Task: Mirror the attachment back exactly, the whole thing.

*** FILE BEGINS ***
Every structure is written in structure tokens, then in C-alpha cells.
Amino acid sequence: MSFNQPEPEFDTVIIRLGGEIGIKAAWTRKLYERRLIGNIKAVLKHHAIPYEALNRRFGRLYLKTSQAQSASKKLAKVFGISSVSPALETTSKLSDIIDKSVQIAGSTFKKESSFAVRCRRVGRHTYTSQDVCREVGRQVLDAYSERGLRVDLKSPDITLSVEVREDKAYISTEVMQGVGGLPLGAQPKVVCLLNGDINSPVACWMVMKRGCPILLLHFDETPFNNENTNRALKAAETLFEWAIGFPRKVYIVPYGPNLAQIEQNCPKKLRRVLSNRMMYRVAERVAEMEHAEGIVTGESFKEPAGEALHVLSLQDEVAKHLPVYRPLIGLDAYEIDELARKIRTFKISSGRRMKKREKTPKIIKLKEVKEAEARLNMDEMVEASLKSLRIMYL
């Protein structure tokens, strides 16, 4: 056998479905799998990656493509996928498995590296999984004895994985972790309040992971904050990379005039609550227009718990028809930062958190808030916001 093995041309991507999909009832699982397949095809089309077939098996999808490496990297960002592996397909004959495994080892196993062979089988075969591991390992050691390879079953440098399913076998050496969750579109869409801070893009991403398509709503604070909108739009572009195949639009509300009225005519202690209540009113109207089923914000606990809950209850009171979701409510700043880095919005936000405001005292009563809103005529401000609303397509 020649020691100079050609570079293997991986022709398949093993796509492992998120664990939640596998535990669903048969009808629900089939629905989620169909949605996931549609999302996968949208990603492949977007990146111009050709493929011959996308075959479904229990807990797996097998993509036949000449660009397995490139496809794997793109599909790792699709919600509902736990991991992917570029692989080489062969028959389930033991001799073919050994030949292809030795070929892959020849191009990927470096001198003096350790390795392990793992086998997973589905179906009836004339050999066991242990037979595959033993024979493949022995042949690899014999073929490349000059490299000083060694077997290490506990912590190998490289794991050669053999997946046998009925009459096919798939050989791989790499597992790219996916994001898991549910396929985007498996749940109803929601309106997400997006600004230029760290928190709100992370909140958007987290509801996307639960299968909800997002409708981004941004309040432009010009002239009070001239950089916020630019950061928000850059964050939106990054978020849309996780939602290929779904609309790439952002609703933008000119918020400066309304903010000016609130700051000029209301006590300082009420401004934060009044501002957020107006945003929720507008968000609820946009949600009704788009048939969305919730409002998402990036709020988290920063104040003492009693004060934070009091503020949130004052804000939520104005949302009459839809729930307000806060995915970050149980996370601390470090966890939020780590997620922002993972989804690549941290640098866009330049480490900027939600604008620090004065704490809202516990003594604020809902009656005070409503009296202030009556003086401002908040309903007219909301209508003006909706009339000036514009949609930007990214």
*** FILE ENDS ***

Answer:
Every structure is written in structure tokens, then in C-alpha cells.
Amino acid sequence: MSFNQPEPEFDTVIIRLGGEIGIKAAWTRKLYERRLIGNIKAVLKHHAIPYEALNRRFGRLYLKTSQAQSASKKLAKVFGISSVSPALETTSKLSDIIDKSVQIAGSTFKKESSFAVRCRRVGRHTYTSQDVCREVGRQVLDAYSERGLRVDLKSPDITLSVEVREDKAYISTEVMQGVGGLPLGAQPKVVCLLNGDINSPVACWMVMKRGCPILLLHFDETPFNNENTNRALKAAETLFEWAIGFPRKVYIVPYGPNLAQIEQNCPKKLRRVLSNRMMYRVAERVAEMEHAEGIVTGESFKEPAGEALHVLSLQDEVAKHLPVYRPLIGLDAYEIDELARKIRTFKISSGRRMKKREKTPKIIKLKEVKEAEARLNMDEMVEASLKSLRIMYL
């Protein structure tokens, strides 16, 4: 056998479905799998990656493509996928498995590296999984004895994985972790309040992971904050990379005039609550227009718990028809930062958190808030916001 093995041309991507999909009832699982397949095809089309077939098996999808490496990297960002592996397909004959495994080892196993062979089988075969591991390992050691390879079953440098399913076998050496969750579109869409801070893009991403398509709503604070909108739009572009195949639009509300009225005519202690209540009113109207089923914000606990809950209850009171979701409510700043880095919005936000405001005292009563809103005529401000609303397509 020649020691100079050609570079293997991986022709398949093993796509492992998120664990939640596998535990669903048969009808629900089939629905989620169909949605996931549609999302996968949208990603492949977007990146111009050709493929011959996308075959479904229990807990797996097998993509036949000449660009397995490139496809794997793109599909790792699709919600509902736990991991992917570029692989080489062969028959389930033991001799073919050994030949292809030795070929892959020849191009990927470096001198003096350790390795392990793992086998997973589905179906009836004339050999066991242990037979595959033993024979493949022995042949690899014999073929490349000059490299000083060694077997290490506990912590190998490289794991050669053999997946046998009925009459096919798939050989791989790499597992790219996916994001898991549910396929985007498996749940109803929601309106997400997006600004230029760290928190709100992370909140958007987290509801996307639960299968909800997002409708981004941004309040432009010009002239009070001239950089916020630019950061928000850059964050939106990054978020849309996780939602290929779904609309790439952002609703933008000119918020400066309304903010000016609130700051000029209301006590300082009420401004934060009044501002957020107006945003929720507008968000609820946009949600009704788009048939969305919730409002998402990036709020988290920063104040003492009693004060934070009091503020949130004052804000939520104005949302009459839809729930307000806060995915970050149980996370601390470090966890939020780590997620922002993972989804690549941290640098866009330049480490900027939600604008620090004065704490809202516990003594604020809902009656005070409503009296202030009556003086401002908040309903007219909301209508003006909706009339000036514009949609930007990214």